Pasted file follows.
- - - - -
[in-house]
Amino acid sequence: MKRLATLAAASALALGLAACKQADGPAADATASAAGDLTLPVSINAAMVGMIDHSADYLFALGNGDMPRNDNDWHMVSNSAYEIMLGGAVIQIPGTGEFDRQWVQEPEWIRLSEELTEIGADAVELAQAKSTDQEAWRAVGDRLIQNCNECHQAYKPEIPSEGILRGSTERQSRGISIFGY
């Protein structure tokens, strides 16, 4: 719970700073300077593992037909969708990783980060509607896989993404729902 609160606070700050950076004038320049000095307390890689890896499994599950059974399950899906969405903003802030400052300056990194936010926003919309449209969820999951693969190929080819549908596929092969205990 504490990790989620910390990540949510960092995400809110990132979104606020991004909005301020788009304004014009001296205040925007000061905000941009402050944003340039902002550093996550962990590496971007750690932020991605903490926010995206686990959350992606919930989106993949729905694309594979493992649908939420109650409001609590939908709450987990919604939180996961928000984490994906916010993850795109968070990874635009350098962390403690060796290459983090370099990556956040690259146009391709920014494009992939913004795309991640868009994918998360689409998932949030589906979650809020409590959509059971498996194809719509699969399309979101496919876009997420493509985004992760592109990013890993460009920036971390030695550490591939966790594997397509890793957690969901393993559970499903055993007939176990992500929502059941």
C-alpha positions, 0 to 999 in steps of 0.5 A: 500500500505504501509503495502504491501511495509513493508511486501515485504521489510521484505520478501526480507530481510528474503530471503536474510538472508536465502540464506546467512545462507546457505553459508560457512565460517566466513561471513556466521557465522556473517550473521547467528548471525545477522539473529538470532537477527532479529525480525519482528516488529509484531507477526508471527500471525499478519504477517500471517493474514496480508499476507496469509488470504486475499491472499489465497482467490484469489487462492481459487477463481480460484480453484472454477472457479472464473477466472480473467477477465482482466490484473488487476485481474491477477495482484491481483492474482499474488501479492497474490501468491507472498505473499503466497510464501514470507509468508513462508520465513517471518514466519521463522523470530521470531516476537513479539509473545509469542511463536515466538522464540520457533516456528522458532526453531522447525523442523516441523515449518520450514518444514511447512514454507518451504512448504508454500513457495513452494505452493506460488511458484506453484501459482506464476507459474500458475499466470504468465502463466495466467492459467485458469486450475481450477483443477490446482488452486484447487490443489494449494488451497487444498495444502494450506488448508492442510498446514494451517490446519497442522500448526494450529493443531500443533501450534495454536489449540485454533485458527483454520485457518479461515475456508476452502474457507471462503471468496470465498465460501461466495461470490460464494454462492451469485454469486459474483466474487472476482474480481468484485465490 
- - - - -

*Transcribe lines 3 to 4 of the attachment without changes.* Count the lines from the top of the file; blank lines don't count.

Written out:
């Protein structure tokens, strides 16, 4: 719970700073300077593992037909969708990783980060509607896989993404729902 609160606070700050950076004038320049000095307390890689890896499994599950059974399950899906969405903003802030400052300056990194936010926003919309449209969820999951693969190929080819549908596929092969205990 504490990790989620910390990540949510960092995400809110990132979104606020991004909005301020788009304004014009001296205040925007000061905000941009402050944003340039902002550093996550962990590496971007750690932020991605903490926010995206686990959350992606919930989106993949729905694309594979493992649908939420109650409001609590939908709450987990919604939180996961928000984490994906916010993850795109968070990874635009350098962390403690060796290459983090370099990556956040690259146009391709920014494009992939913004795309991640868009994918998360689409998932949030589906979650809020409590959509059971498996194809719509699969399309979101496919876009997420493509985004992760592109990013890993460009920036971390030695550490591939966790594997397509890793957690969901393993559970499903055993007939176990992500929502059941």
C-alpha positions, 0 to 999 in steps of 0.5 A: 500500500505504501509503495502504491501511495509513493508511486501515485504521489510521484505520478501526480507530481510528474503530471503536474510538472508536465502540464506546467512545462507546457505553459508560457512565460517566466513561471513556466521557465522556473517550473521547467528548471525545477522539473529538470532537477527532479529525480525519482528516488529509484531507477526508471527500471525499478519504477517500471517493474514496480508499476507496469509488470504486475499491472499489465497482467490484469489487462492481459487477463481480460484480453484472454477472457479472464473477466472480473467477477465482482466490484473488487476485481474491477477495482484491481483492474482499474488501479492497474490501468491507472498505473499503466497510464501514470507509468508513462508520465513517471518514466519521463522523470530521470531516476537513479539509473545509469542511463536515466538522464540520457533516456528522458532526453531522447525523442523516441523515449518520450514518444514511447512514454507518451504512448504508454500513457495513452494505452493506460488511458484506453484501459482506464476507459474500458475499466470504468465502463466495466467492459467485458469486450475481450477483443477490446482488452486484447487490443489494449494488451497487444498495444502494450506488448508492442510498446514494451517490446519497442522500448526494450529493443531500443533501450534495454536489449540485454533485458527483454520485457518479461515475456508476452502474457507471462503471468496470465498465460501461466495461470490460464494454462492451469485454469486459474483466474487472476482474480481468484485465490 